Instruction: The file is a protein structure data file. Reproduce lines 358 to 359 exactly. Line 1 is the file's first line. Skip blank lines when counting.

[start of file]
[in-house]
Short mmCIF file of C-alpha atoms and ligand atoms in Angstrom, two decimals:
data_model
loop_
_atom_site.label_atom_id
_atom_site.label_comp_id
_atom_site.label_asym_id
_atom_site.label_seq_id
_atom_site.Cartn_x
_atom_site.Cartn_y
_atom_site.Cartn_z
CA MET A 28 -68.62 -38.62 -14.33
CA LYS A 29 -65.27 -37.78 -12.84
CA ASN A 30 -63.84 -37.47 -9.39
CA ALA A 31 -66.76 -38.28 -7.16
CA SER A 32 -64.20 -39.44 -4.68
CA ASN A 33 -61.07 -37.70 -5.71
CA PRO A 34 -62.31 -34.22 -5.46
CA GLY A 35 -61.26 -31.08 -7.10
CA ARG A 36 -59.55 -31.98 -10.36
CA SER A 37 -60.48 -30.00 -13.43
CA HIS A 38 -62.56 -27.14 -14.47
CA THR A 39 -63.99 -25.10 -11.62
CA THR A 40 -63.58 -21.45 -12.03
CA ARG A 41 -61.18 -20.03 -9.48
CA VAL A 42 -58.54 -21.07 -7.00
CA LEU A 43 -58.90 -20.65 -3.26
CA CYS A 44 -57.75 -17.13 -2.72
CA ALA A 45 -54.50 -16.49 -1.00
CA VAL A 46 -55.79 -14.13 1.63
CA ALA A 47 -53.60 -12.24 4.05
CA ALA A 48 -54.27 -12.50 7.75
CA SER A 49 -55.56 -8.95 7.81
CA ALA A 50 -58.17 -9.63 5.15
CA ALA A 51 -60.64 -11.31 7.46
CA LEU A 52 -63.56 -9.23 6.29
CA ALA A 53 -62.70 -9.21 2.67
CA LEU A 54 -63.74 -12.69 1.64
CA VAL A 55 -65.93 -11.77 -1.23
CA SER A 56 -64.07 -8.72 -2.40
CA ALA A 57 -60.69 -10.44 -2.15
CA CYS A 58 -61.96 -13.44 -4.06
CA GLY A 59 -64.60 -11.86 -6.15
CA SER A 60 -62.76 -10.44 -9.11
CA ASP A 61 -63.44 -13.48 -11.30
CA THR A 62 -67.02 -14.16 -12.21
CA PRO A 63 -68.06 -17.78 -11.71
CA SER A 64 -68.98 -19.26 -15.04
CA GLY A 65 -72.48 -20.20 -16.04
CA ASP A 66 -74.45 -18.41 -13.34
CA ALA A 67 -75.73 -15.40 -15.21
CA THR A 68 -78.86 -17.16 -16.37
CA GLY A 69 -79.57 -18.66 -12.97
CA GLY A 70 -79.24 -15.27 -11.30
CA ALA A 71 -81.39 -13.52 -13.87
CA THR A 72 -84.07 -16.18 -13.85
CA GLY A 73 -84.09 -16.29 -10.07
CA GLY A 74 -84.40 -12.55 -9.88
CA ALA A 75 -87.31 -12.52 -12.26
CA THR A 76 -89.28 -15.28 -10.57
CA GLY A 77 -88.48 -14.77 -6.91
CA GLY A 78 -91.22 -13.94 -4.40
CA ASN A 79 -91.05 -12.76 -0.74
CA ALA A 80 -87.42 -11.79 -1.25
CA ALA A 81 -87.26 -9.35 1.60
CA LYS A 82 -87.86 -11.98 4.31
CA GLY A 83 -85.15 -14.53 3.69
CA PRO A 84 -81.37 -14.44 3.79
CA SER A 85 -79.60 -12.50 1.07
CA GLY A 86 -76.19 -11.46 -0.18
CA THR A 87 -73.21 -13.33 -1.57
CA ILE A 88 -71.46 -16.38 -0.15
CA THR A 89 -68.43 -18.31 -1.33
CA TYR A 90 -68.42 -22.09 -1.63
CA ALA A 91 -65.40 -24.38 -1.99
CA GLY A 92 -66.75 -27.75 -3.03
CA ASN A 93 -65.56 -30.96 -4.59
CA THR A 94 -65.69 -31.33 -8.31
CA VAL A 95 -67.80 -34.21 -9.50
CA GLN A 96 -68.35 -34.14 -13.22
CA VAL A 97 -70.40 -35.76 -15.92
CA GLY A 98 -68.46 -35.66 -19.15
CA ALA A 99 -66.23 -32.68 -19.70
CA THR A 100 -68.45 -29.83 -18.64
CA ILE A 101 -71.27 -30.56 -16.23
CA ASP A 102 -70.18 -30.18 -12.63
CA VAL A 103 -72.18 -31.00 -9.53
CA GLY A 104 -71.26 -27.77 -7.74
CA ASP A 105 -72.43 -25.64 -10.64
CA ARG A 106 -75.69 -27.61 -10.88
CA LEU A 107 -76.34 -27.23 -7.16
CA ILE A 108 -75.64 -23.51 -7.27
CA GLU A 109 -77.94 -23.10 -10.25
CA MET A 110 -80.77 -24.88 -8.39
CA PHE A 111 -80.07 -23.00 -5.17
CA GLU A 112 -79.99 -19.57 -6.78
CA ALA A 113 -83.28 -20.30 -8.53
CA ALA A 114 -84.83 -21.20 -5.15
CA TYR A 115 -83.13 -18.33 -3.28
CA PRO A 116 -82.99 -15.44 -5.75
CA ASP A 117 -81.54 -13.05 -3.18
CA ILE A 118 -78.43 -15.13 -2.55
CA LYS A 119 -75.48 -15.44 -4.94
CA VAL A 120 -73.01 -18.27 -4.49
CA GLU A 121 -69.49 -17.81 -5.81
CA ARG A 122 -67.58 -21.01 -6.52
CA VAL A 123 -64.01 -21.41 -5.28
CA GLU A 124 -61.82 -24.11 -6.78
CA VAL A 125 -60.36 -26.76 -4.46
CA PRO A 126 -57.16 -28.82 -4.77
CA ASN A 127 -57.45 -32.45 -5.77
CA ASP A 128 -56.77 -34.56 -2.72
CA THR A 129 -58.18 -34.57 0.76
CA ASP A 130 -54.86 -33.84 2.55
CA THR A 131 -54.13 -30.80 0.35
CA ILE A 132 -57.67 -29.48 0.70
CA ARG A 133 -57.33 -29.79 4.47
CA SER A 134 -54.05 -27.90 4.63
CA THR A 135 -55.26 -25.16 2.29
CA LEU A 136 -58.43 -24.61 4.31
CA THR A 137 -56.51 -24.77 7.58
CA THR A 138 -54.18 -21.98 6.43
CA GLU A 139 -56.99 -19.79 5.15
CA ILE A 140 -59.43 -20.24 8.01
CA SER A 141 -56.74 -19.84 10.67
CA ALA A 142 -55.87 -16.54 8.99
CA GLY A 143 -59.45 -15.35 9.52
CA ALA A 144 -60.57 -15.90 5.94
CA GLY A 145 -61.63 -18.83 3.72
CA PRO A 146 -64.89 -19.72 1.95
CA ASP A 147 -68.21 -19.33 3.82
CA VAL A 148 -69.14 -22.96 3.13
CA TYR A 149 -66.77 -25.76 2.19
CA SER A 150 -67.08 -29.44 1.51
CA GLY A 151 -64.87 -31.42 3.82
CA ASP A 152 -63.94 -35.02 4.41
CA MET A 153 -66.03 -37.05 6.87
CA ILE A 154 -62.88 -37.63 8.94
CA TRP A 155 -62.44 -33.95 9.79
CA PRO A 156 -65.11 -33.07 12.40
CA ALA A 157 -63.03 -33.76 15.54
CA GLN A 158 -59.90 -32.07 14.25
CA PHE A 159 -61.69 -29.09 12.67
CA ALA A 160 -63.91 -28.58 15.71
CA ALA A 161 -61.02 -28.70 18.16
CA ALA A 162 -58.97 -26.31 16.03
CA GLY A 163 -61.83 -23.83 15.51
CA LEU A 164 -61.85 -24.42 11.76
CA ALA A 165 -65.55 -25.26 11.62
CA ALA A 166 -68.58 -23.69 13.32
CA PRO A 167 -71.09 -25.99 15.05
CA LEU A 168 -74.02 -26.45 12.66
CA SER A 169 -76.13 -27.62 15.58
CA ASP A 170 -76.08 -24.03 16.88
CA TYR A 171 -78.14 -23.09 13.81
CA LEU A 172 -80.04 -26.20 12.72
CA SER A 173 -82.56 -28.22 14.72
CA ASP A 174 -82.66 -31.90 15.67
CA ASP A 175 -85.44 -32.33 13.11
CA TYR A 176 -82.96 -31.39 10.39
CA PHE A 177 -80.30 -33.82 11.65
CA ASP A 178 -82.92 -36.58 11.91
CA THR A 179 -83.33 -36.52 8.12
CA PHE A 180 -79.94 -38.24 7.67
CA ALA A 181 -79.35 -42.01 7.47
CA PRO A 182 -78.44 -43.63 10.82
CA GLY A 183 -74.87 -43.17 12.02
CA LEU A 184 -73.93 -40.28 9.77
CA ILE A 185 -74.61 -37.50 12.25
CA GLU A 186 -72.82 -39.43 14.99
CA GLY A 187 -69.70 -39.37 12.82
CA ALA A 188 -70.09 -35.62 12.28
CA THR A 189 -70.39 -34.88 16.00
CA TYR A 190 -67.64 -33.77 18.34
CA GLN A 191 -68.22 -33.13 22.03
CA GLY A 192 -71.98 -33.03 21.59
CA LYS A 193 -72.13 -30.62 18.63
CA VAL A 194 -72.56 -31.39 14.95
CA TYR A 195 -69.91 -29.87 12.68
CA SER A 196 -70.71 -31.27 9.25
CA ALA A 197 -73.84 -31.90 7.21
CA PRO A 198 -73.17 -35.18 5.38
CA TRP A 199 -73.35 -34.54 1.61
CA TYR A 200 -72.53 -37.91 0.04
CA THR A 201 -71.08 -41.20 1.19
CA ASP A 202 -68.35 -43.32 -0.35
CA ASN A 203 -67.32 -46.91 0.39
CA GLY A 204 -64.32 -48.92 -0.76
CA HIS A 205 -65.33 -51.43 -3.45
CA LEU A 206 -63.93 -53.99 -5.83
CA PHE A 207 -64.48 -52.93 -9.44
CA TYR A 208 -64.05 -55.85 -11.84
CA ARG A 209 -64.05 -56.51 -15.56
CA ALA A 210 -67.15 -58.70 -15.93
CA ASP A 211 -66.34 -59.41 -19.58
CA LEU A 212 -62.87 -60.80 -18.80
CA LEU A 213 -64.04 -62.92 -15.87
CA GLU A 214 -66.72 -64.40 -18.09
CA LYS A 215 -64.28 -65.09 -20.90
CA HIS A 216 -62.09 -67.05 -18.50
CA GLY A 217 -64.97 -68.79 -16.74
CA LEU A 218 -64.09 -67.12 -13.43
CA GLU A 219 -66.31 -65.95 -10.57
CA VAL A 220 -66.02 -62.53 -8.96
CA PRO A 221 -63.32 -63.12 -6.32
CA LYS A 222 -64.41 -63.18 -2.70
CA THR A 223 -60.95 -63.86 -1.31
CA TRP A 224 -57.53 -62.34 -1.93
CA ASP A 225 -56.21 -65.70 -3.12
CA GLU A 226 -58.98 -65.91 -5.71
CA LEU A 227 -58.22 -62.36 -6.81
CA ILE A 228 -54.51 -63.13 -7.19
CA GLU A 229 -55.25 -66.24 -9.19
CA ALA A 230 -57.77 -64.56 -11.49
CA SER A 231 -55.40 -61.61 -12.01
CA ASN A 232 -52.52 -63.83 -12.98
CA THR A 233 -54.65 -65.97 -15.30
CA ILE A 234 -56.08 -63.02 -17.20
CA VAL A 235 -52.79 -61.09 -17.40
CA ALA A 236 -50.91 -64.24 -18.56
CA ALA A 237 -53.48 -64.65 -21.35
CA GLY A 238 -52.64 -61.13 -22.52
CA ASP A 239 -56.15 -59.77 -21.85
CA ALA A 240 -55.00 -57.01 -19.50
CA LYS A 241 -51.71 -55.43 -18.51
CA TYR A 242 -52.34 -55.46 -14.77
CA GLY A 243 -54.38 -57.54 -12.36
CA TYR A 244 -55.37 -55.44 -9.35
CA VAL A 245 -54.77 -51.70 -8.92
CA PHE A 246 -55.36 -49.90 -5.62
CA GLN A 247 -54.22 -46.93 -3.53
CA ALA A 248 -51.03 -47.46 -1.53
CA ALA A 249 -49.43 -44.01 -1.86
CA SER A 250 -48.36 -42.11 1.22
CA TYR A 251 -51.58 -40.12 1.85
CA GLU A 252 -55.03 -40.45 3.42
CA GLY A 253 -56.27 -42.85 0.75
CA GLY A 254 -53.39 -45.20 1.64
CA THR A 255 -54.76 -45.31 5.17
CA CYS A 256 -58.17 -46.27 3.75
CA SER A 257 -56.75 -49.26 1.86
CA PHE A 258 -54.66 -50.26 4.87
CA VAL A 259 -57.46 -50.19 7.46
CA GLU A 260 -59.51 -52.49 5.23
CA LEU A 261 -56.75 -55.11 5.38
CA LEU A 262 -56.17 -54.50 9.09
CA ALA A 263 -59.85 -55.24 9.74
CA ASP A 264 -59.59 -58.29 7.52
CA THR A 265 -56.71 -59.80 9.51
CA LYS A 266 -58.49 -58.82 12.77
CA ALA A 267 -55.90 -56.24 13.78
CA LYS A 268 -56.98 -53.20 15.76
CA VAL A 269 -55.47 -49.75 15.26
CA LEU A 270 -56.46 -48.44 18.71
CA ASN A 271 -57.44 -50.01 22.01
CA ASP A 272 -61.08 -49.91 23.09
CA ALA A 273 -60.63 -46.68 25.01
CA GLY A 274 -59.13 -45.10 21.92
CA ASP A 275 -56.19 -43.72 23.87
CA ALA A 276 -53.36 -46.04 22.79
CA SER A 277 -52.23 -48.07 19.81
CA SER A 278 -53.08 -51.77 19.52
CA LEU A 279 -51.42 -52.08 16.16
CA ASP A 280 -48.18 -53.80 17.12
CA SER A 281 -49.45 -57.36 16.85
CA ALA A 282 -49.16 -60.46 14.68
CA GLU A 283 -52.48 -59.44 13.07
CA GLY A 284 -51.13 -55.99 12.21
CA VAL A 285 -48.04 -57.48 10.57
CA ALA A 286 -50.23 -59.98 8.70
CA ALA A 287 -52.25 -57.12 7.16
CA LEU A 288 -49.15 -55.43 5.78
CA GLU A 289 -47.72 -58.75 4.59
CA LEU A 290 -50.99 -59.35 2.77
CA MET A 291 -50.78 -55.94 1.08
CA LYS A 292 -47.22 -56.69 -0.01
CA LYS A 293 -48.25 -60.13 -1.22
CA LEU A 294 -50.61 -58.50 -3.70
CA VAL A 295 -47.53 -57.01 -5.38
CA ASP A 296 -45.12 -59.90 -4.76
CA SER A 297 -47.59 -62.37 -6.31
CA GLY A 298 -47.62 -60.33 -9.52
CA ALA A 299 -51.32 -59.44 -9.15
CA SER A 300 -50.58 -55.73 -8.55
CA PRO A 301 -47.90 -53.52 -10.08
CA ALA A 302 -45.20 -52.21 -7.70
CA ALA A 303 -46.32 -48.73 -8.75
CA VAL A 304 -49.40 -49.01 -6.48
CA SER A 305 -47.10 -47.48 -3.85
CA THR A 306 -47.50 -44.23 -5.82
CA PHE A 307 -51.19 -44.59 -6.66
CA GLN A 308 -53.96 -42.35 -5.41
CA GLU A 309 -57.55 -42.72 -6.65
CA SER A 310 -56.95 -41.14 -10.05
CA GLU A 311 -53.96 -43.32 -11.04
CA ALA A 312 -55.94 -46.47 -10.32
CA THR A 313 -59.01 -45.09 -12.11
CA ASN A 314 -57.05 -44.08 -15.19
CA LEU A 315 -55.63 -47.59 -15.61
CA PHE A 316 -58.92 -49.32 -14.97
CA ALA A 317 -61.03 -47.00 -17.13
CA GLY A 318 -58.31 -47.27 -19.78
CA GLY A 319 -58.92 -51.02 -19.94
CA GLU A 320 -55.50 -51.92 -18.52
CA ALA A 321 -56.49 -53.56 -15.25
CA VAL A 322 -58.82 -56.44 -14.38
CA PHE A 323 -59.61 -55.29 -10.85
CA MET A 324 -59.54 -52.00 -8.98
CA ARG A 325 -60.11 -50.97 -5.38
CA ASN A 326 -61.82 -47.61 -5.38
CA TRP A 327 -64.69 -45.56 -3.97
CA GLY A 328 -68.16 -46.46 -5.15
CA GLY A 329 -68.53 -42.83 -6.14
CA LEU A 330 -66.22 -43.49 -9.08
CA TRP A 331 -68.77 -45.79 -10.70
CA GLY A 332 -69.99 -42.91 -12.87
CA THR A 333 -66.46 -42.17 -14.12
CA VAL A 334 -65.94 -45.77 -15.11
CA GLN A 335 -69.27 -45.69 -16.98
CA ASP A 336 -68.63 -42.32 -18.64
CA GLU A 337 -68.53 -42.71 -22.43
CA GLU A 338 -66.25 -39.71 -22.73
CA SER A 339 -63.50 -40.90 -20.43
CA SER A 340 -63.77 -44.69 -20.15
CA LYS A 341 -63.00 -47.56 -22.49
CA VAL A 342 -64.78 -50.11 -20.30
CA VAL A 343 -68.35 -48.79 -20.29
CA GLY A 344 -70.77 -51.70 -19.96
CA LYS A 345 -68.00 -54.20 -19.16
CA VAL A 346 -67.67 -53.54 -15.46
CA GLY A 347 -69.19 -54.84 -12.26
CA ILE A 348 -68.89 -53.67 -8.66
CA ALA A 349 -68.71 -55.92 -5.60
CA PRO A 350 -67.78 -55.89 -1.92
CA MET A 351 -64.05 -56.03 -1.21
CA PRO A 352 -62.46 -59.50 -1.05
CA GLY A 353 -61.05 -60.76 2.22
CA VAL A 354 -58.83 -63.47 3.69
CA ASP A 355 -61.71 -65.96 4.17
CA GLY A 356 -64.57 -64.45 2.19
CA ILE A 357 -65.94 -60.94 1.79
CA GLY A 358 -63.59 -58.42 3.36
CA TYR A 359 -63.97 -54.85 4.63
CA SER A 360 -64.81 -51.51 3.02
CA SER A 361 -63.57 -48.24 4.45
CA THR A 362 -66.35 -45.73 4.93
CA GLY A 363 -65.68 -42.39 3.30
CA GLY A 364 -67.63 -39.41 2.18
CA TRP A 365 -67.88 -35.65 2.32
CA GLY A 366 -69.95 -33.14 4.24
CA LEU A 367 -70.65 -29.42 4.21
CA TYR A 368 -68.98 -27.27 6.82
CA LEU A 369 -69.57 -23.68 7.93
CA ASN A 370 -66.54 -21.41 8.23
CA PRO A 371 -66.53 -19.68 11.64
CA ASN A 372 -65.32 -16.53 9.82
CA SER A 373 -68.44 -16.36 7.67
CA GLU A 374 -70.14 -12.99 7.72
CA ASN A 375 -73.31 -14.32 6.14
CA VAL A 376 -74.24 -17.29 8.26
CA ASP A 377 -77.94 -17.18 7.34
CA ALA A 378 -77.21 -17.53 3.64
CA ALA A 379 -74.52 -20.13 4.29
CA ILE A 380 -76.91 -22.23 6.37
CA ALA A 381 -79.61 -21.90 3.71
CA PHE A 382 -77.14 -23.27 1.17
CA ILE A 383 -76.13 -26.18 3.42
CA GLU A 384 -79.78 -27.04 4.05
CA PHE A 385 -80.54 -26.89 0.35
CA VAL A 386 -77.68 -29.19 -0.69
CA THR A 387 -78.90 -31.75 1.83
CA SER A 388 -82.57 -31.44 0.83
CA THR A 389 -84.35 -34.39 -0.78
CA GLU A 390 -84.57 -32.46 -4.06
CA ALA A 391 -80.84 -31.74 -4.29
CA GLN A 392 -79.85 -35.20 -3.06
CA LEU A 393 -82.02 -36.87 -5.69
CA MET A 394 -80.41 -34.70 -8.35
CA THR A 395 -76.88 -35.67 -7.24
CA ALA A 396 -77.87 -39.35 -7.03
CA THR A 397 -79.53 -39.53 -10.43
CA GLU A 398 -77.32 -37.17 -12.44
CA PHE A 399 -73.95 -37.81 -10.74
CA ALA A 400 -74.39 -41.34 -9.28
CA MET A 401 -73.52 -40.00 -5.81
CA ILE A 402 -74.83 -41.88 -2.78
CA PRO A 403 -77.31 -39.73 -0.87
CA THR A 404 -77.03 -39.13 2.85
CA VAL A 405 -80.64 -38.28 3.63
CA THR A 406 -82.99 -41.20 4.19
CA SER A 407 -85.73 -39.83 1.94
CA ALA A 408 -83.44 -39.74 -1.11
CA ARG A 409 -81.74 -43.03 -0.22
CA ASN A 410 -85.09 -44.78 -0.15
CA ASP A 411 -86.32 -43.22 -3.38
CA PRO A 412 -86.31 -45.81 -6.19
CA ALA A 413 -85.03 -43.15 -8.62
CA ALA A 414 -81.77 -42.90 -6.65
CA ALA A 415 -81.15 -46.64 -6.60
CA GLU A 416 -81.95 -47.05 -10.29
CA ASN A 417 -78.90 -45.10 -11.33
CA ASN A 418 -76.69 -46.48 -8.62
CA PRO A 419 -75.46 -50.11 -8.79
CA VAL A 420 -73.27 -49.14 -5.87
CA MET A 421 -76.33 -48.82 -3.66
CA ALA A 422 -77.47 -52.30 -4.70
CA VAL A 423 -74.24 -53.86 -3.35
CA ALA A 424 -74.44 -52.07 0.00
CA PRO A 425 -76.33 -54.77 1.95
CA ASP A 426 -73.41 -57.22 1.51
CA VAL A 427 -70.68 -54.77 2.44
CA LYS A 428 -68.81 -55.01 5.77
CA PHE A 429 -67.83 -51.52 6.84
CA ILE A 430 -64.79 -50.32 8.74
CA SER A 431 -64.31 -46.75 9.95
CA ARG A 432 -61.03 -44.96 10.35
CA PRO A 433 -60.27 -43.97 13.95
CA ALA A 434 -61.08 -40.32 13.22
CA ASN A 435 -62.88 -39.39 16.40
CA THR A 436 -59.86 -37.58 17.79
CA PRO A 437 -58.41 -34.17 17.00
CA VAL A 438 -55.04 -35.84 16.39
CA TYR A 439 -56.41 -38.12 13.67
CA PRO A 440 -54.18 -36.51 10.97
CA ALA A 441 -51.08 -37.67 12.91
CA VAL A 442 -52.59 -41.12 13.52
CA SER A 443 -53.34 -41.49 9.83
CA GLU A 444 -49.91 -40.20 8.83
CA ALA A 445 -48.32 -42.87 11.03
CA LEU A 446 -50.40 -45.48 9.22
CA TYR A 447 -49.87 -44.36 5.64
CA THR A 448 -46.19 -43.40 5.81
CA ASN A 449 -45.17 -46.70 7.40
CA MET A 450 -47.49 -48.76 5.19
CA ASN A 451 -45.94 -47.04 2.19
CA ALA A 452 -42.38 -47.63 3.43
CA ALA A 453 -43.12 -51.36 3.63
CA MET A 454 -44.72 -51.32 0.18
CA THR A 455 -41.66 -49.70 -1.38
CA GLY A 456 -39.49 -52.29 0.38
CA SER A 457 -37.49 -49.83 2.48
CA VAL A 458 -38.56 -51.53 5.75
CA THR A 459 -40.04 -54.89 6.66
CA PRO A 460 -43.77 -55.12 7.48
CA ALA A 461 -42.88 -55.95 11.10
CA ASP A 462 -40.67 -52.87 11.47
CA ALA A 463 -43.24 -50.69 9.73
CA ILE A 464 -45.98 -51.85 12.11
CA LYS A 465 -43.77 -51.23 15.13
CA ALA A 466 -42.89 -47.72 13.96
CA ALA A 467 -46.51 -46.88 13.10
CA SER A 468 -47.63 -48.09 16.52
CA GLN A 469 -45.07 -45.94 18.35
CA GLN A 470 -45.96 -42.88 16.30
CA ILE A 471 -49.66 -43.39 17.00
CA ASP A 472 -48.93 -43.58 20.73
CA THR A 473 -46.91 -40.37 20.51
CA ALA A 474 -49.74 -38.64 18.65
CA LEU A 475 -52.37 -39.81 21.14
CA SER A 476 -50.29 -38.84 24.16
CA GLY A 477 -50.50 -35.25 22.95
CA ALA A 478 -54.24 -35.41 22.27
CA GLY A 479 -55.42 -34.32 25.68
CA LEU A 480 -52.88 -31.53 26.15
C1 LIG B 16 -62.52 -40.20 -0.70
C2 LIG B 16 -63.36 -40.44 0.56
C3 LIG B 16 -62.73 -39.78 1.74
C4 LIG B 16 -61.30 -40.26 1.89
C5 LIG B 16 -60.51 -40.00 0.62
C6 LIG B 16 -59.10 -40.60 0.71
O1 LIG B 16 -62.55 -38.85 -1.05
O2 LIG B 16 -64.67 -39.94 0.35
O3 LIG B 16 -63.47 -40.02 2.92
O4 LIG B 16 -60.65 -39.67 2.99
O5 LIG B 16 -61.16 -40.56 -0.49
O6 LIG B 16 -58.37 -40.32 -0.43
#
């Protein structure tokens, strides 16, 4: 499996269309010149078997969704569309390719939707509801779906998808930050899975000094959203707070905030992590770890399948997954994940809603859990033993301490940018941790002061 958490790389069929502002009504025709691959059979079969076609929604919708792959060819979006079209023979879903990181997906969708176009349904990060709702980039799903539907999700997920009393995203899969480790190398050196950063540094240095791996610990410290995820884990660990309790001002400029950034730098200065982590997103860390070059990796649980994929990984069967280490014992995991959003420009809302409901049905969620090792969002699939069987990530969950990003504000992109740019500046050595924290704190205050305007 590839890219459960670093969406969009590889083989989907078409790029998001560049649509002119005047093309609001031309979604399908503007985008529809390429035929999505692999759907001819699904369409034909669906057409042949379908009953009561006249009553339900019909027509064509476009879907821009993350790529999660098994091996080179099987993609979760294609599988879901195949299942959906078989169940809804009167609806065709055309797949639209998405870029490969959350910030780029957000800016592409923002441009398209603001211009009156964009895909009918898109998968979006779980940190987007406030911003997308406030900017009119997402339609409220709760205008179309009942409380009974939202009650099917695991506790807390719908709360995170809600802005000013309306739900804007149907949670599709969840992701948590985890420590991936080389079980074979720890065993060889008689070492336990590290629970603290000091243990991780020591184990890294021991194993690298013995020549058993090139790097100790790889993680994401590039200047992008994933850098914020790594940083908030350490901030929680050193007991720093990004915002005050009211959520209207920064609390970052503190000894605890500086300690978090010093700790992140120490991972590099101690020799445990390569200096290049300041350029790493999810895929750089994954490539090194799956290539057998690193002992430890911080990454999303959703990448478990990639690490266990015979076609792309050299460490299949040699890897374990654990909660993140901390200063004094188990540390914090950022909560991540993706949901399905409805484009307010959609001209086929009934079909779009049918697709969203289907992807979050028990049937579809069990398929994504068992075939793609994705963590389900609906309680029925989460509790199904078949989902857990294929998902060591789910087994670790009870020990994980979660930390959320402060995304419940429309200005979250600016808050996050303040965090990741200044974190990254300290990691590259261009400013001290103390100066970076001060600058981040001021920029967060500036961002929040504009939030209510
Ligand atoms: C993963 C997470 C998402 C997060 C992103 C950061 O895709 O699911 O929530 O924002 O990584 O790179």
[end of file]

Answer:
CA GLU A 374 -70.14 -12.99 7.72
CA ASN A 375 -73.31 -14.32 6.14